July 28th, 2014
FAQ - GED
GED FAQ

 

General Education Development (GED) Certificate Frequently Asked Questions

Updated: May 2012

  1. What is the State Board of Education’s (SBE) role with the General Education Development (GED) Certificate?
  2. Who is eligible to pursue a GED?
  3. May a student who has obtained a GED, but is not yet 21 years of age, return to public school to work toward a high school diploma?
  4. Can the GED be used to gain high school credits?
  5. Who oversees the Washington GED program?

1.  What is the State Board of Education’s (SBE) role with the General Education Development (GED) Certificate?

Per RCW 28A.305.190, SBE shall adopt rules governing the eligibility of a child sixteen years of age and under nineteen years of age to take the GED test if the child provides a substantial and warranted reason for leaving the regular high school education program, if the child was home-schooled, or if the child is an eligible student enrolled in a dropout reengagement program under RCW 28A.175.100 through RCW 28A.175.110.

The GED test was created by the American Council on Education and measures academic skills expected of high school graduates. The test measures five areas: writing skills, social studies, science, literature and the arts, and mathematics.

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2.  Who is eligible to pursue a GED?

Students age 16-18 are eligible to pursue a GED with “substantial and warranted reasons,” (180-96-045) including the following:

1) Personal problems which seriously impair the student's ability to make reasonable progress toward high school graduation.
2) A financial crisis which directly affects the student and necessitates the student's employment during school hours.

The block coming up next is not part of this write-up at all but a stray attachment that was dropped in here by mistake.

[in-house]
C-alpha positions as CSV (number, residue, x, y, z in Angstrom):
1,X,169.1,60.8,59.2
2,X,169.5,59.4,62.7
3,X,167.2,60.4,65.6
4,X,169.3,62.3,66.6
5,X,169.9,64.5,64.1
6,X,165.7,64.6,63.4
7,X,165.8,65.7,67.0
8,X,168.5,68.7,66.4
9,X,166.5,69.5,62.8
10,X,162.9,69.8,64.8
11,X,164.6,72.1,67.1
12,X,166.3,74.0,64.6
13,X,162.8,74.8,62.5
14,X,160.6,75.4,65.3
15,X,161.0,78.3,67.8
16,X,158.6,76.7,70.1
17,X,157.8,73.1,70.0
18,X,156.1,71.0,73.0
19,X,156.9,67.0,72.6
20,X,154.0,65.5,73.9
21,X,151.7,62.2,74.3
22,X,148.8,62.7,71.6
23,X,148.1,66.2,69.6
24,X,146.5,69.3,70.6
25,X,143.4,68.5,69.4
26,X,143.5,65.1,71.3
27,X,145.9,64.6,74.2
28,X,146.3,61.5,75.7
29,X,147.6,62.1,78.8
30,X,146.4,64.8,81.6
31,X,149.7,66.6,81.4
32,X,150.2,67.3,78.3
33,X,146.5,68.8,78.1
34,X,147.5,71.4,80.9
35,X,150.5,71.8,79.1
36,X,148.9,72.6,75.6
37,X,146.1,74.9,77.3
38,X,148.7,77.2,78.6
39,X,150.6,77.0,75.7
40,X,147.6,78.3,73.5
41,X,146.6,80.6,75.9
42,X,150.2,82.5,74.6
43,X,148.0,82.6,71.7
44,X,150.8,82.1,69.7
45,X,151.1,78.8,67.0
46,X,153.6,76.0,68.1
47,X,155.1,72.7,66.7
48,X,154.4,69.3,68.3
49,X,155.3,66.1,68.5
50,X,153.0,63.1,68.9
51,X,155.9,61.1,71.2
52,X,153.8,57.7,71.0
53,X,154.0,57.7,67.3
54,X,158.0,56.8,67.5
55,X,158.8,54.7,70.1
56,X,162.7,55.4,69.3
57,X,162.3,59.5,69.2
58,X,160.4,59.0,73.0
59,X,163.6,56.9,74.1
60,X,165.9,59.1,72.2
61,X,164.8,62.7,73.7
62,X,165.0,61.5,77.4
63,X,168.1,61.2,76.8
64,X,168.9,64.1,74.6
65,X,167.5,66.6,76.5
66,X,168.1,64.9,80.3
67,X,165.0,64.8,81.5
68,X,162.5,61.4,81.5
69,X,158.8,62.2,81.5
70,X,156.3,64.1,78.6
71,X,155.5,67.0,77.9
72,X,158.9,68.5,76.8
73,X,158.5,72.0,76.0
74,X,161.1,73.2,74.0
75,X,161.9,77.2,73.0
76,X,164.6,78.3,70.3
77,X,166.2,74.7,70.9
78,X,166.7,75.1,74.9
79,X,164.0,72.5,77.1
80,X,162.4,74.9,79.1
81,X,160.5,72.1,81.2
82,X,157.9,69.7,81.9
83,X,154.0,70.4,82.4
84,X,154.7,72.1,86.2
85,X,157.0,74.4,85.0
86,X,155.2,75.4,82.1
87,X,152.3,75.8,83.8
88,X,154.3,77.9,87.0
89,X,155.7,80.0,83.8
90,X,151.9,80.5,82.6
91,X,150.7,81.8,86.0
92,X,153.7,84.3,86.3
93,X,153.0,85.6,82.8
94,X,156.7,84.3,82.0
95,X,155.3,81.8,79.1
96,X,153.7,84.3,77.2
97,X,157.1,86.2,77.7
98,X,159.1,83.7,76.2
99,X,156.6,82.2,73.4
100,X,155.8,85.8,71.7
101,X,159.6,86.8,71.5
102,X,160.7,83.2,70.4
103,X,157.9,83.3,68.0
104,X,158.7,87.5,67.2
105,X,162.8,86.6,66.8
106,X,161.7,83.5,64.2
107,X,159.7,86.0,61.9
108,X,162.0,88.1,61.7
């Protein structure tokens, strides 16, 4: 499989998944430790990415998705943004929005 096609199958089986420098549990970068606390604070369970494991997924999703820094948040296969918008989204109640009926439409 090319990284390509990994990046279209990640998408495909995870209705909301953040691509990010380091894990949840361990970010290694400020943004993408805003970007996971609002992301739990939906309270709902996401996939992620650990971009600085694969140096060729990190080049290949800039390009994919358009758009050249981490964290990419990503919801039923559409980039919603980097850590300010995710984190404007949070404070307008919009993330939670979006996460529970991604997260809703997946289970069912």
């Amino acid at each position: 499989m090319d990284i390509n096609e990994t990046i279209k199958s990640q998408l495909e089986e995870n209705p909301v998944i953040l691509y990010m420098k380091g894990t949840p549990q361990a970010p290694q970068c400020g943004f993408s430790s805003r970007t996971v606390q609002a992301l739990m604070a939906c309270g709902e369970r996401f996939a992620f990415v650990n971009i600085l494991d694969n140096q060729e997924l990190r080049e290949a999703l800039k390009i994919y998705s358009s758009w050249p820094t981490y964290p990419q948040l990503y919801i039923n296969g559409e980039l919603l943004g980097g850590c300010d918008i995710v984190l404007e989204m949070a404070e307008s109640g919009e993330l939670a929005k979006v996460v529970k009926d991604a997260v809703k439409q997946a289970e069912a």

3) The lack of curriculum and instruction which constitutes appropriate learning experiences for the student.
4) The inability or failure of the school of attendance to adjust its program for the individual or otherwise make arrangements for enrollment in an educational program in a manner which enables the student to advance toward graduation with reasonable progress and success.
5) A determination by the designated employee that it is in the "best interest" of the student to drop the regular high school program for one of the following purposes:

a. Enter a postsecondary institution.
b. Enter the military.
c. Engage in employment.

6) Provided, that the student’s parents, guardian, or legal custodian (if available) agrees that dropping school is in the best interest of the student.

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3.  May a student who has obtained a GED, but is not yet 21 years of age, return to public school to work toward a high school diploma?

Yes. A GED is not the equivalent of a high school diploma. If a student is not yet 21 and has not met a district's high school graduation requirements, then the student has a right to enroll in school to earn a diploma. However, a student may not be enrolled simultaneously in a GED completion program and a regular high school program.

Receiving a certificate of educational competence from the the State Board for Community and Technical Colleges does not preclude a student from returning to high school to obtain a regular high school diploma.

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4. Can the GED be used to gain high school credits?

No. Neither the GED certificate nor the GED test scores may be used as a means of awarding academic credit (e.g. Carnegie units) or as part or all of the requirements for completing the regular high school diploma.

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5.  Who oversees the Washington GED program?

The State Board of Community and Technical Colleges oversees Washington’s GED program. For more information, visit their website.

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